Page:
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Thursday November 18 2021
 8:30PM doors -- music at 9:00PM
•••  21 AND OVER
$12 in advance / $15 at the door
Mt.St.Mtn. Band Showcase presents...
 indiepop slowcore
 jangle pop sensitive punk
Julian Never
 lo-fi pop

-from San Francisco, CA
-Karina Gill. She became a musician only recently, having sat on the sidelines while ex-partners and friends made their stabs at it. Gill describes a chance encounter with an abandoned Squire Strat left in the basement by a previous tenant, “mummified in electrical tape with the remnants of a burrito on the head stock”, that led her to begin carefully strumming her way through simple chords and making her own songs. After one interesting self-released LP, still finding their footing, the band made the masterful and buzzed-about Free Advice, which went from a limited cassette on local SF label Paisley Shirt to vinyl pressings on Tough Love (UK) and Mt St Mtn (USA).

Cindy’s third LP arrives in quick succession, the quietly devastating 1:2. Jesse Jackson on bass, Simon Phillips on drums and Aaron Diko on keyboards weave the perfectly thin web behind Gill’s slow Velvety strums and murmured melodies. The rhythm section brings the crude flow, while the keys add subtle and surreal counterpoint to the withering world Gill depicts in her lyrics. “Songs tie together seemingly disparate things by the logic of mood,” Gill tries to explain. This isn’t dream-pop sunshine bliss; half-closed black drapes hang on the window where the narrator stares into the middle distance. “Sometimes you say you’re feeling small/You plan all day for your own funeral”, she intones in Party Store. Gill has a way of halting her phrasing that makes it feel like her thoughts are gently tumbling into the abyss. It’s this unsettling quality mixed with the hazy atmosphere that makes Cindy’s new LP 100% addicting and the perfect antidote to comfort listening. - Glenn Donaldson, 2021

-from Los Angeles, CA
-On their sophomore effort, Still Life, Los Angeles’ Massage manage to take a quantum leap forward in songwriting, production, and depth, all somehow without seeming to try. These 12 deft songs are full of late-summer sunlight and deep shadows, pained grins and shared jokes, shy declarations of love and quietly nursed heartbreak. Still Life resurrects a brief, romantic moment in the late-'80s, right after post-punk and immediately before alt-rock, when it seemed like any scrappy indie band might stumble across a hit.

The kind of music Massage makes—sunny, bittersweet, tender—is less a proper genre than a minor zip code nested within guitar pop. Take a little "There She Goes" by the La's, some "If You Need Someone" by the Field Mice; the honey-drizzled guitars from The Cure's "Friday I'm In Love,"  a Jesus & Mary Chain backbeat, and you're almost all the way there. Indie pop, jangle pop, power pop—whatever you call it, pushing too hard scares the spirit right out of this sweet, diffident music, and Massage have a touch so light the songs seem to form spontaneously, like wry smiles.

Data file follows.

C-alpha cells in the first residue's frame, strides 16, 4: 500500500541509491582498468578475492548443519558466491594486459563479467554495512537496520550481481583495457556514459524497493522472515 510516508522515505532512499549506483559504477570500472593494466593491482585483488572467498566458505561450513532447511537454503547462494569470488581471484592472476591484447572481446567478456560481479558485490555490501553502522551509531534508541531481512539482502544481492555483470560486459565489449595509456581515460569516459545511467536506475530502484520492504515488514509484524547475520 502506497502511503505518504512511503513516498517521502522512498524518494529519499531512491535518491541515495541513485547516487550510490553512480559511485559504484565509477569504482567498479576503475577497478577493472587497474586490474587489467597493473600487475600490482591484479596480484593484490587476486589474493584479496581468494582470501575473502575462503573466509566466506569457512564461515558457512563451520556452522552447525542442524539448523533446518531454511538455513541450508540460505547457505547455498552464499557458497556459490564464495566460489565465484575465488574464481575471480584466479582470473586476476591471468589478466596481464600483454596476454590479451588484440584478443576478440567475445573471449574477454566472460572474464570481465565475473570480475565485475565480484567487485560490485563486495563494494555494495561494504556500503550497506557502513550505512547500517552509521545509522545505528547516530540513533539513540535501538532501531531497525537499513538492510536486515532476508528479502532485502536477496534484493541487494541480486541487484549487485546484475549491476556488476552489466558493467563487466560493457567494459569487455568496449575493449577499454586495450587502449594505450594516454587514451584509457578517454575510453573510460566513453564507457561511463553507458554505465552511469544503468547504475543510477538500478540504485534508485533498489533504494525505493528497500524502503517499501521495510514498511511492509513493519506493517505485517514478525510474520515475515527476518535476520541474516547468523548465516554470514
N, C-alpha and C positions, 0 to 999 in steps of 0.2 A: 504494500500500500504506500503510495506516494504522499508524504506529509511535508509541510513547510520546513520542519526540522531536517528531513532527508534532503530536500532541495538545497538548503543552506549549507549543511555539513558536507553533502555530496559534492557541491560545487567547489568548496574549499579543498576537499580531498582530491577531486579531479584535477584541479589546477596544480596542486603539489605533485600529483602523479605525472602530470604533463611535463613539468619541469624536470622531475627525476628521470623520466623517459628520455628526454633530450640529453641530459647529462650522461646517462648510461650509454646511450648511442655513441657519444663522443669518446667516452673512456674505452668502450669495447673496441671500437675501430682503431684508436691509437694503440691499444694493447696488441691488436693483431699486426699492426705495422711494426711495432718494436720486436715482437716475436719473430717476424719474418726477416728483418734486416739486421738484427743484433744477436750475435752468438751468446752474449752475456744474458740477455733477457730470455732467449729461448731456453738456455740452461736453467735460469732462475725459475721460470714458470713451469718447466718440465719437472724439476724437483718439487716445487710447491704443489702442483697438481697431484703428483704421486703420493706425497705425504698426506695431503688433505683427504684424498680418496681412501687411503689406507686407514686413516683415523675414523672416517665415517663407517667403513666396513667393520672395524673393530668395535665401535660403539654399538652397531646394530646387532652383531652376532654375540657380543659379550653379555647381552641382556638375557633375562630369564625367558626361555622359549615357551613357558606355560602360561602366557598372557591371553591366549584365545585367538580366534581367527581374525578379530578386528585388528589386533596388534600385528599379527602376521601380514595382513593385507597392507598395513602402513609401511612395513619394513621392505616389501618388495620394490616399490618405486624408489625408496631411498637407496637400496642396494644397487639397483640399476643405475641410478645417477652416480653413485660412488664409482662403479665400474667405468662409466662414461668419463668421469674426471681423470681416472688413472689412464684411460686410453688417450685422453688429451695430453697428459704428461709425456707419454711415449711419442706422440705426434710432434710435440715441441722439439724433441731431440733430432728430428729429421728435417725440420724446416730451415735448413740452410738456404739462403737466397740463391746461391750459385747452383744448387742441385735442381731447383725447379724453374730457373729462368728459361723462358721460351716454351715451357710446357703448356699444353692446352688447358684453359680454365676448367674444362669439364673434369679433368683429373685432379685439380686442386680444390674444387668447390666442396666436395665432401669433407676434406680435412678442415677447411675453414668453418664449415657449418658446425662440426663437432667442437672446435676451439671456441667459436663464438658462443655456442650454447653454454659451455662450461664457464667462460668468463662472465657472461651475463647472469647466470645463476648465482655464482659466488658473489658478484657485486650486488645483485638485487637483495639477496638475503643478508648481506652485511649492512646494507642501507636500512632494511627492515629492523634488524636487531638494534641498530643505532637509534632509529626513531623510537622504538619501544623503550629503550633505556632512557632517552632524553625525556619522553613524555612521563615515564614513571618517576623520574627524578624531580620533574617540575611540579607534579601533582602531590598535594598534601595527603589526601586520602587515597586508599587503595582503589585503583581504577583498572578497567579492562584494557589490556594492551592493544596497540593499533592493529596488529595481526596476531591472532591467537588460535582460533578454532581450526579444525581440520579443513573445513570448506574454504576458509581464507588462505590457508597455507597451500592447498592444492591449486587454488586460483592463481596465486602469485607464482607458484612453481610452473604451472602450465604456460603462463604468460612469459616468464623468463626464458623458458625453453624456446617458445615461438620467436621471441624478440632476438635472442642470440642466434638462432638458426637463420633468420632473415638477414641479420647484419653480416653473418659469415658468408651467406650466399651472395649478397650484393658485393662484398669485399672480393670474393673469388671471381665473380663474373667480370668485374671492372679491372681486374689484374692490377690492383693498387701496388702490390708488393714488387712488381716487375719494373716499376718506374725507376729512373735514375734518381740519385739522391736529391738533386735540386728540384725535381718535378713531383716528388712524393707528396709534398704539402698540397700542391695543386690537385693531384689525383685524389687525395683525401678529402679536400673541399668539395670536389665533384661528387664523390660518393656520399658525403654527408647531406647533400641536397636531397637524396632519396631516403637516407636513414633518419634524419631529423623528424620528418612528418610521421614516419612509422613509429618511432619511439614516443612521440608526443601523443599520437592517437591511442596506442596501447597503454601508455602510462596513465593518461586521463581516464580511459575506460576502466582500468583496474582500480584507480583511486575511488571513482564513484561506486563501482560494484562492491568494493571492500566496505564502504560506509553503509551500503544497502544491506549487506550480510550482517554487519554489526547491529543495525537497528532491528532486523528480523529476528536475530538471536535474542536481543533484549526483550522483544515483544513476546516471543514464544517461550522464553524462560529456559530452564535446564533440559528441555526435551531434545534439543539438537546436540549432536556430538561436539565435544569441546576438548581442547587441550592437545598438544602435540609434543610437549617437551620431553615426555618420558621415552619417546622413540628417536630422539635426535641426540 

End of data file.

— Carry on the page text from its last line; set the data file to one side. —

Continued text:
Julian Never 
-from Sacramento, CA
-Julian Never is the recording project of long-time Sacramento CA underground stalwarts Julian Elorduy and Mark Kaiser, both of noise-punk legends Mayyors. A melting pot of influences ranging from 70s-80s U.K./Aussie/Kiwi D.I.Y. & post-punk to American power-pop of the same era colliding to form a punchy, layered web of sound anchored by Elorduy’s (also formerly of Fine Steps) dreamy tenor and Kaiser’s (also formerly of Male Gaze, on Castleface Records) bass guitar.

“Been a while since I’ve heard rumblings from Mayyors’ camp, but this new project from the band’s Julian Elorduy and Mark Kaiser embraces a less gritty vision of pop, setting their sights on the sun-warped jangle of ‘80s Flying Nun this time around. Backed by ethereal synths and beset with jangles, the title track to this single is a bittersweet gem that would fit in well with the acolytes of the Nun that have currently cropped up all over Australia in the last few years. Elorduy and Kaiser have worked out a pretty solid handle on pop here, shedding some of their raucous punk past (Kaiser was also in Male Gaze), and it all comes crashing to a head on “Silver One.” On the flip, the band postures in am more tender vein, opening with the somber strains of piano, given a slight nod to their more lo-fi past before swapping the keys for strums that, like new works from The Tubs, rope in some of the more tender side of the Creation catalog to the mix with touches of Felt and The Sneetches sneaking in. A solid single from the new band and one that gives cause to keep an eye on them. Hoping that this works itself out into something longterm.” - Raven Sings The Blues